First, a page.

8 Most Critical Risks in Mutual Funds and How to Manage Them Smartly

Risks in Mutual Funds

We have all heard the “Mutual Fund investments are subject to market risks” disclaimer. The purpose of this disclaimer is to educate investors about the risks in mutual funds.

It is important for you to understand the basic risks in mutual funds, so that you can manage these risks smartly. 

In this article, we will discuss the various risks involved in mutual funds and teach you how to manage them smartly. 

Mutual fund risks can be broadly classified as: 

  • Systematic Risks 
  • Unsystematic Risks 

Systematic mutual fund risks are risks which are in-built and cannot be avoided through planning. These risks cannot be controlled by you or any market expert. Market risk, regulatory risk, geopolitical risks etc are examples of systematic risks. 

Unsystematic mutual fund risks can be controlled through proper planning and diversification. Credit risk, concentration risk, management risk etc are examples of unsystematic risks. 

Since equity mutual funds and debt mutual funds are two separate categories of mutual funds, the risks involved in equity mutual funds are also different to the risks involved in debt mutual funds. 

Let us look at the most important risks involved in Equity  mutual funds for an investor. 

Risks in Equity Mutual Funds

1. Market Risk: The most important risk in equity mutual funds is the Market risk. Market risk refers to the fluctuations in the value of the investment due to market ups and downs. 

Mutual funds invest in stocks, and stock prices are never constant. They keep changing as per demand and supply. Due to this continuous change, the NAV of the fund also increases and decreases, which is why the value of your mutual fund also changes daily.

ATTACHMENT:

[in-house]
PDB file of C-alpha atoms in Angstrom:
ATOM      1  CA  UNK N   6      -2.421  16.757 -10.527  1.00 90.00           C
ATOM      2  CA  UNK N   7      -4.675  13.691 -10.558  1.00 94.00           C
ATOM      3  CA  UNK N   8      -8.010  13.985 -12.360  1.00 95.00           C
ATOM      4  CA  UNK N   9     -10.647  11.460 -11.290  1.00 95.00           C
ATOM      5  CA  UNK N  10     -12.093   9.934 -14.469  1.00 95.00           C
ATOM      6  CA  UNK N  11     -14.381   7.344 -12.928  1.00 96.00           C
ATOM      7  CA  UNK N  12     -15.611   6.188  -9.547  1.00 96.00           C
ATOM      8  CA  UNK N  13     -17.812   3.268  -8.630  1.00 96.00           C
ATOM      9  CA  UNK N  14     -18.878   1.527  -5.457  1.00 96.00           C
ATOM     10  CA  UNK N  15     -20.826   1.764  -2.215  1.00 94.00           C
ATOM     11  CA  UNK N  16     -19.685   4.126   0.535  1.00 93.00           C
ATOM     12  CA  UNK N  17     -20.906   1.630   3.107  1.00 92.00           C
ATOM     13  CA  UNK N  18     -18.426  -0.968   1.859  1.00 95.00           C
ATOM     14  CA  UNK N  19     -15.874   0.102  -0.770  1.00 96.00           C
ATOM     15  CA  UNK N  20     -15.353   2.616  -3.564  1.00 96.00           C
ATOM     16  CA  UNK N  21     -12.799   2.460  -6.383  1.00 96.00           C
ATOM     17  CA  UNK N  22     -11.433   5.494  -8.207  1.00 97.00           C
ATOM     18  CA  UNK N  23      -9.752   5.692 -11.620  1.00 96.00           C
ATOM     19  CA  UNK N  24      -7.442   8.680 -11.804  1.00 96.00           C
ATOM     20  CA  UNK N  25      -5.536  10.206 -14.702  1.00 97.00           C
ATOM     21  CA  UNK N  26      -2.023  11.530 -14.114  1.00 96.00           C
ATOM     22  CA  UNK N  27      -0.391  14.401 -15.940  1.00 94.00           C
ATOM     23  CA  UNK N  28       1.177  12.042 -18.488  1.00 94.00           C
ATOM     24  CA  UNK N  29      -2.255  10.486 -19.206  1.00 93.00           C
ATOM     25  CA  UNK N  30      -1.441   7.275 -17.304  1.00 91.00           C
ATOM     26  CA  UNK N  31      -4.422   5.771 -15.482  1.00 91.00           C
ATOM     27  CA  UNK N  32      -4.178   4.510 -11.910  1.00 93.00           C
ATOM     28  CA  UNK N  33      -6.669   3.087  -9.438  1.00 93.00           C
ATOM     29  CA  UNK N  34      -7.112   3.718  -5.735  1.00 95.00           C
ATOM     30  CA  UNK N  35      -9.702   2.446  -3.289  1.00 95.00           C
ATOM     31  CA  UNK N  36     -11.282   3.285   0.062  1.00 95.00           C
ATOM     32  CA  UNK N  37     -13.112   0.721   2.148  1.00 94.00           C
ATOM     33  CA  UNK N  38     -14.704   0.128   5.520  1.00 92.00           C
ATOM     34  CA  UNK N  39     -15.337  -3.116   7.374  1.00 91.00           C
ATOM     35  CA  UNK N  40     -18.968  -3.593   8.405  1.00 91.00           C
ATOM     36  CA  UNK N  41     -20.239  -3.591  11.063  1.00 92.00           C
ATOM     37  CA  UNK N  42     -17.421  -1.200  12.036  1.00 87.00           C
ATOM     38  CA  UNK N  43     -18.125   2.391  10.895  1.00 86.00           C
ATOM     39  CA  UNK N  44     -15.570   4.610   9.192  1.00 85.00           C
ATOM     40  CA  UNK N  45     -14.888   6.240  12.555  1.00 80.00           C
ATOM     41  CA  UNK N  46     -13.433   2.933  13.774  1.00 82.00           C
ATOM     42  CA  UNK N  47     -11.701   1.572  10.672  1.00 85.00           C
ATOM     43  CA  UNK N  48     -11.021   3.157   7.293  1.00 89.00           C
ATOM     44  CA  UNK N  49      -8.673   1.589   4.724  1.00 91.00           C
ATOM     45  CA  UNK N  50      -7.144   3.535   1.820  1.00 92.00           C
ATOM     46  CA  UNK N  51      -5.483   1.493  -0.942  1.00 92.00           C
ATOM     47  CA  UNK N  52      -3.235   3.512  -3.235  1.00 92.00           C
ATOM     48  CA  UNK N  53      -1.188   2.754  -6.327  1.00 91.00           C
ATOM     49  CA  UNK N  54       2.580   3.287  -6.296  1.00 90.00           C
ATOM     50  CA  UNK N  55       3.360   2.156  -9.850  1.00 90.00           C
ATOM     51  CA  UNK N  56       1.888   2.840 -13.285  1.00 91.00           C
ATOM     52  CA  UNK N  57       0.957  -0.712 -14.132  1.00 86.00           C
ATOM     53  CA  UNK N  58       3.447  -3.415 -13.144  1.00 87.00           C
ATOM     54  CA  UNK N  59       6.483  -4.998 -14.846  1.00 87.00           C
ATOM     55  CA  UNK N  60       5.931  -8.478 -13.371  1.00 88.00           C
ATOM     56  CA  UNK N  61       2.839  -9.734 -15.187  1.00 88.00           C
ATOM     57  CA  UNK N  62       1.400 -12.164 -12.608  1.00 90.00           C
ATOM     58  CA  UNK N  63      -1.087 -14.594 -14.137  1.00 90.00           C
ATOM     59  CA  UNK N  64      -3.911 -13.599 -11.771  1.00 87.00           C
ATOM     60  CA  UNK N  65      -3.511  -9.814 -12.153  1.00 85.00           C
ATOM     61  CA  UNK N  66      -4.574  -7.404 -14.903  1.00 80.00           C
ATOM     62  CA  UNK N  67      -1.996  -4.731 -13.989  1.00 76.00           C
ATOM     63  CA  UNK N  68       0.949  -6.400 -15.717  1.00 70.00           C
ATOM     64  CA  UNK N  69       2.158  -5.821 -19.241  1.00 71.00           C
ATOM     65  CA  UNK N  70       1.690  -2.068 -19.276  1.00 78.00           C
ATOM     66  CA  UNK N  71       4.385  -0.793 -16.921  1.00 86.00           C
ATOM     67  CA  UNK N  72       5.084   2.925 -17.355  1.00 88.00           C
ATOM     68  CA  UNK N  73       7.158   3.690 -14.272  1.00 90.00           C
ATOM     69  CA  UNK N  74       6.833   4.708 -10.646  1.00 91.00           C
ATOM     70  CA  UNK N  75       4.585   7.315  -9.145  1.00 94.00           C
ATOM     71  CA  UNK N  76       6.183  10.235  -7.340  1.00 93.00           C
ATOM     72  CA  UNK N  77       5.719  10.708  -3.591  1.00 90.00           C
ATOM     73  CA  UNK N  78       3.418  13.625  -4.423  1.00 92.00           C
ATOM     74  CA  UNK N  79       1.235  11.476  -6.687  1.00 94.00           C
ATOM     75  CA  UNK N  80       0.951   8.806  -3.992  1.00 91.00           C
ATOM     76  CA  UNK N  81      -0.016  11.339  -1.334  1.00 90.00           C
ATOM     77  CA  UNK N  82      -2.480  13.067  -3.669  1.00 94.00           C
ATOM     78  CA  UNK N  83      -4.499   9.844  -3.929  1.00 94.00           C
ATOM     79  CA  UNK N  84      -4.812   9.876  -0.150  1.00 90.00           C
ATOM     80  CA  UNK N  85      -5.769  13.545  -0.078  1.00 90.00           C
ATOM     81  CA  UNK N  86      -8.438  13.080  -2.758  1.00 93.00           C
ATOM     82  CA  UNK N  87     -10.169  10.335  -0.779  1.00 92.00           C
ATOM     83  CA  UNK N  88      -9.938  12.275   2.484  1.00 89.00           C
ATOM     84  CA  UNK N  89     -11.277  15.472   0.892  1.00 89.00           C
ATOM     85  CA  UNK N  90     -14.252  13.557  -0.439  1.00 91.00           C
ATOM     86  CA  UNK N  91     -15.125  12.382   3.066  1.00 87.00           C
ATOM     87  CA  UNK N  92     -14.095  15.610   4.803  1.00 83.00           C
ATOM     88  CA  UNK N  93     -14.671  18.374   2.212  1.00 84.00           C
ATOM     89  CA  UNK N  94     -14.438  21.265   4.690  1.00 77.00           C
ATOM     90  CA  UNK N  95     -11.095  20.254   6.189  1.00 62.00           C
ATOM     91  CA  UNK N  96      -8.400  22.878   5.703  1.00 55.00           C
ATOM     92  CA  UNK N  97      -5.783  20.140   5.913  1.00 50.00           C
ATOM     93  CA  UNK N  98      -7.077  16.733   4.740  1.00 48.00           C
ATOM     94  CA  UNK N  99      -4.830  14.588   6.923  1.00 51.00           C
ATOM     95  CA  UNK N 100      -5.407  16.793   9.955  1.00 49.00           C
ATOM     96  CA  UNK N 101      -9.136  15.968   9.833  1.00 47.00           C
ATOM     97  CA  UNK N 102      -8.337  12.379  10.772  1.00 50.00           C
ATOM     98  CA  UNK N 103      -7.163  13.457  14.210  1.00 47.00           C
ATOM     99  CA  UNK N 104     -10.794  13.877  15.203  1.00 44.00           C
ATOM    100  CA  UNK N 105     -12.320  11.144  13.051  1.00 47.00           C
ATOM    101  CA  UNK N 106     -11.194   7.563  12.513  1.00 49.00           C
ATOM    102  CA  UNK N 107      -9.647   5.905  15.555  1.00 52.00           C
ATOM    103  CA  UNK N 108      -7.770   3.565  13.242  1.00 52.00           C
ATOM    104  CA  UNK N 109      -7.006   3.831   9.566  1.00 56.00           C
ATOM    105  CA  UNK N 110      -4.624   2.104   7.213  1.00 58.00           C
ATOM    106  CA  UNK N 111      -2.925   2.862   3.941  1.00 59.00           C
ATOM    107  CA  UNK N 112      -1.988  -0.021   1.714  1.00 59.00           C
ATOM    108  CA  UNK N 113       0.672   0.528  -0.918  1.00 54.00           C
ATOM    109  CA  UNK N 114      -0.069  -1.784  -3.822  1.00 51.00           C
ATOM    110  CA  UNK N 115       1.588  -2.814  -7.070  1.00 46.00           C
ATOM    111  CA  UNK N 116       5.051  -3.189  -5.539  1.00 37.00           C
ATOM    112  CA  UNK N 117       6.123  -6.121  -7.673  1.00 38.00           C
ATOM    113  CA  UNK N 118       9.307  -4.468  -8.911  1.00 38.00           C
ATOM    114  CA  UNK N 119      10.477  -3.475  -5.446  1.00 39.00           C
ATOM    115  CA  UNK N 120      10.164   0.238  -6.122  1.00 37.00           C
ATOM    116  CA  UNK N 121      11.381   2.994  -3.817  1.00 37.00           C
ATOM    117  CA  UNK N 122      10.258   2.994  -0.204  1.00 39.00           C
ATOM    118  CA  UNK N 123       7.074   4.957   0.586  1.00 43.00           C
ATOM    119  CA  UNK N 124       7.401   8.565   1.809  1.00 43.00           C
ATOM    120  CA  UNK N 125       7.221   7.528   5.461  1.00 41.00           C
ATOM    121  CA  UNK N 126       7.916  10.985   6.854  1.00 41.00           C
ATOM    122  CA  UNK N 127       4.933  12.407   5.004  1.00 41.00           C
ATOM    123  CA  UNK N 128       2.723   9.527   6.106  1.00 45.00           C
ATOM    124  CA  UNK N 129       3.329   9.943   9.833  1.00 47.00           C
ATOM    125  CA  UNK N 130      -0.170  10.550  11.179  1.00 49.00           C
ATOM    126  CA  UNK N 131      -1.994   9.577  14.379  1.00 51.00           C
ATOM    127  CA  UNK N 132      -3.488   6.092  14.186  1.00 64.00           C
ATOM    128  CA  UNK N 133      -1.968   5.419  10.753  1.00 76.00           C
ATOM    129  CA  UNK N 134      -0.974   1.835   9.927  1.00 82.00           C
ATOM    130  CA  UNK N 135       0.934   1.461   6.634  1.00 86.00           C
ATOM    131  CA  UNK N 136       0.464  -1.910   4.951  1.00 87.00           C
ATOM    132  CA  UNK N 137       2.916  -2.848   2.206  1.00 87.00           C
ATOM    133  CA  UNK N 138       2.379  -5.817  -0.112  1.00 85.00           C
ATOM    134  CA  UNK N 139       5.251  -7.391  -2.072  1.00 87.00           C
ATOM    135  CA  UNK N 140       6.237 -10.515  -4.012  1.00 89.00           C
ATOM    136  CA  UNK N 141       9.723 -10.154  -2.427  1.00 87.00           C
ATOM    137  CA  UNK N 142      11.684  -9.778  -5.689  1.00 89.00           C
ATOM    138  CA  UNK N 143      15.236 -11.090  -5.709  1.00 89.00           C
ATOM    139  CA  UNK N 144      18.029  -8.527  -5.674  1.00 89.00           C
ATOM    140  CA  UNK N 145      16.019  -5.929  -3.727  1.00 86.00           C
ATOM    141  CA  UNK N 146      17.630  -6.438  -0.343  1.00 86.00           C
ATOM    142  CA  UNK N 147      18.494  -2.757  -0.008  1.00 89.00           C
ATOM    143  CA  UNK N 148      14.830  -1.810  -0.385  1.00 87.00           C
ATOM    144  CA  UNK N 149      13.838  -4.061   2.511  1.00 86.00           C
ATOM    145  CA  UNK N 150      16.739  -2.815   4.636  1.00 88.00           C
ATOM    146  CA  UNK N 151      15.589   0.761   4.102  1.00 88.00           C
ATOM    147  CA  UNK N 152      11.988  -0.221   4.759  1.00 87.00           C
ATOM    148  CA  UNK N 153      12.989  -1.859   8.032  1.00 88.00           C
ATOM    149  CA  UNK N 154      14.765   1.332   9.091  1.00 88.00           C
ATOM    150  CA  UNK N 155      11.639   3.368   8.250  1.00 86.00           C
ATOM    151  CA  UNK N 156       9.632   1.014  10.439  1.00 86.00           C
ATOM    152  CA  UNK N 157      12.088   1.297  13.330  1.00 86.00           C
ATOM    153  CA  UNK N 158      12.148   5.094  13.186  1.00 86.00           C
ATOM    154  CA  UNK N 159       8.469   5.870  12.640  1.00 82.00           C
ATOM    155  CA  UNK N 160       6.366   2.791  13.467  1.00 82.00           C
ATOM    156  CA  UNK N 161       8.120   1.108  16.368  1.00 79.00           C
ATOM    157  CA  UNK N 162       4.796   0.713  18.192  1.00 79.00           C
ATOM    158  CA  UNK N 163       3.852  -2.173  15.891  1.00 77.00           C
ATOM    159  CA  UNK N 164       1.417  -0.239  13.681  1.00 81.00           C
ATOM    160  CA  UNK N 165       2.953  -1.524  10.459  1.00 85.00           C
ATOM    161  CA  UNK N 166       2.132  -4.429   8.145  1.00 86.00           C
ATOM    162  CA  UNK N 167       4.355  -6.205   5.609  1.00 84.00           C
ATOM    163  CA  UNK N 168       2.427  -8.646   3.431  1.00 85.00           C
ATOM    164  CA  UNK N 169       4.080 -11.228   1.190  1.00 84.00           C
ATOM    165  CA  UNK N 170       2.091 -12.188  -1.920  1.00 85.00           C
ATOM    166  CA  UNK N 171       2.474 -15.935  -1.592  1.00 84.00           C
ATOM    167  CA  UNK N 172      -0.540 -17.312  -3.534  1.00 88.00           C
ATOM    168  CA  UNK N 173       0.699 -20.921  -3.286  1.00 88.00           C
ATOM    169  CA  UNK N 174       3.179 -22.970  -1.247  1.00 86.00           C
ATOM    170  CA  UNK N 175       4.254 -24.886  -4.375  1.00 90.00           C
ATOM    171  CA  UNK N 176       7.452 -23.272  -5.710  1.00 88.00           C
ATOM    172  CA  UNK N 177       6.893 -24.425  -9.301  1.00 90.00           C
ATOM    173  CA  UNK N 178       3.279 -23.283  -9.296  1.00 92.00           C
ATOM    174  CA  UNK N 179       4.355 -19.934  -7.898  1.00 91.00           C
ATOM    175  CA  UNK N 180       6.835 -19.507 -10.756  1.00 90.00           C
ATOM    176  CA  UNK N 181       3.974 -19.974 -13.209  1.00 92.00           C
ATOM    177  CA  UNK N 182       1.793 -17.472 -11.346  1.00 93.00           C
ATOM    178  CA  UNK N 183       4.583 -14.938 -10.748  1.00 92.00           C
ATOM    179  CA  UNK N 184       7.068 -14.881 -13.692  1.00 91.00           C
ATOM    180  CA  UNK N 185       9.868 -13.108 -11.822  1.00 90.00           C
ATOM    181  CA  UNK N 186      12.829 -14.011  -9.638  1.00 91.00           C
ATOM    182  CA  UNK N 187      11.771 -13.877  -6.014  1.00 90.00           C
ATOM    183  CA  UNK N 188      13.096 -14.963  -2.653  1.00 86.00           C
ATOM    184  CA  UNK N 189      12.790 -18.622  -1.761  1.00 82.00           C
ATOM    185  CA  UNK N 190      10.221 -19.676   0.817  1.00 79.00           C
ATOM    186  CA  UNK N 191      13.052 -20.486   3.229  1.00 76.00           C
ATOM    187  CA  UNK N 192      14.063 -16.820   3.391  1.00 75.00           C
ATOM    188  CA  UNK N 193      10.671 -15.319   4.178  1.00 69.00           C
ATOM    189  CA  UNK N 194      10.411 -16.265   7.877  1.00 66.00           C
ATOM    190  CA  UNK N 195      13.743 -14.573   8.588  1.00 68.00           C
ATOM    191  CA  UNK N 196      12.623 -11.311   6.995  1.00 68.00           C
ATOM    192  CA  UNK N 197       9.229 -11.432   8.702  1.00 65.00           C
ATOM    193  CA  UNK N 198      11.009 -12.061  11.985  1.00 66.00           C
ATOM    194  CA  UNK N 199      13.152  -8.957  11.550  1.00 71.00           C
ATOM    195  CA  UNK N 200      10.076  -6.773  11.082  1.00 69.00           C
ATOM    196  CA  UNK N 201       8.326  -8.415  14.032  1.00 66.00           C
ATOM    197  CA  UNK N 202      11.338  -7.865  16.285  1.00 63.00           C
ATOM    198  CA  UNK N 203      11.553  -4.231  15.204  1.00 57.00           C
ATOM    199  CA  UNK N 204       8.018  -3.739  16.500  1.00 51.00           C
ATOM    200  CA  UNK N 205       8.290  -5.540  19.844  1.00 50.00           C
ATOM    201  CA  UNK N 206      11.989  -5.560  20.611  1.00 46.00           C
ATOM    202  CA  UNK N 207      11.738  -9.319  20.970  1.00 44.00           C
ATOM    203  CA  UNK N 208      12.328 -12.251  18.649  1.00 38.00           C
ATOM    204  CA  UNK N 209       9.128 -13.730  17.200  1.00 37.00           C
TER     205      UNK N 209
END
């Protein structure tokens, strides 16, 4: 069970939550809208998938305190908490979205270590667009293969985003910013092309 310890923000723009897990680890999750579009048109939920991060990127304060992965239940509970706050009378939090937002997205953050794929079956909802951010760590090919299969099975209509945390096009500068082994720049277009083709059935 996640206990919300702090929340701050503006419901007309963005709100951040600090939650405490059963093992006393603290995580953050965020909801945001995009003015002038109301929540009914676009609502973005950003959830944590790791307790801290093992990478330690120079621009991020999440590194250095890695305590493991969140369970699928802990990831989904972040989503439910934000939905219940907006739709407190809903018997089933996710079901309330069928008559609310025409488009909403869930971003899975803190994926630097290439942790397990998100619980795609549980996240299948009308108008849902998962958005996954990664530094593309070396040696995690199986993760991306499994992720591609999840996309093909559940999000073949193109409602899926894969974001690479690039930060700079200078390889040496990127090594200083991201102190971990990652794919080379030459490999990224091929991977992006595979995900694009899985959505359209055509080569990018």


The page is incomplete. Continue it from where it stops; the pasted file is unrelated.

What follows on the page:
Market risk is a part of equity investing and cannot be eliminated but can be reduced by diversification. 

2. Liquidity Risk: Liquidity refers to how quickly you can liquidate i.e. sell and convert an asset into cash without losing its value. Bank FDs, liquid funds are highly liquid but real estate is illiquid as it takes months to sell a property. 

Equity mutual funds, especially Equity Linked Savings Scheme (ELSS) are highly illiquid as they have a fixed lock-in period of 3 years. Even ETFs, while traded on the stock market, have less volume and are difficult to liquidate at short notice. 

For short-term investors, liquidity risk is an important risk to consider before investing in equity mutual funds. 

3. Concentration Risk: Concentration risk is when all your investments are in a particular stock, sector or based on a theme. Thematic and sectoral funds carry high concentration risk. 

Since diversified equity mutual funds invest in more than 50-100 shares, the concentration risk in diversified mutual fund is very low. 

4. Currency Risk: Currency risk is primarily faced by overseas mutual funds. Currency risk is when the exchange rate increases unfavourably resulting in lower returns in domestic currency. 

Risks in Debt Mutual Funds

1. Credit Risk: The most important risk in debt mutual funds is credit risk. Rating agencies like CRISIL, CARE, ICRA etc rate the quality of ‘debt’ papers from AAA rated (highly stable) to D (junk). 

Credit risk is when the issuer of the debt paper i.e. the borrower defaults on his principal or interest payments.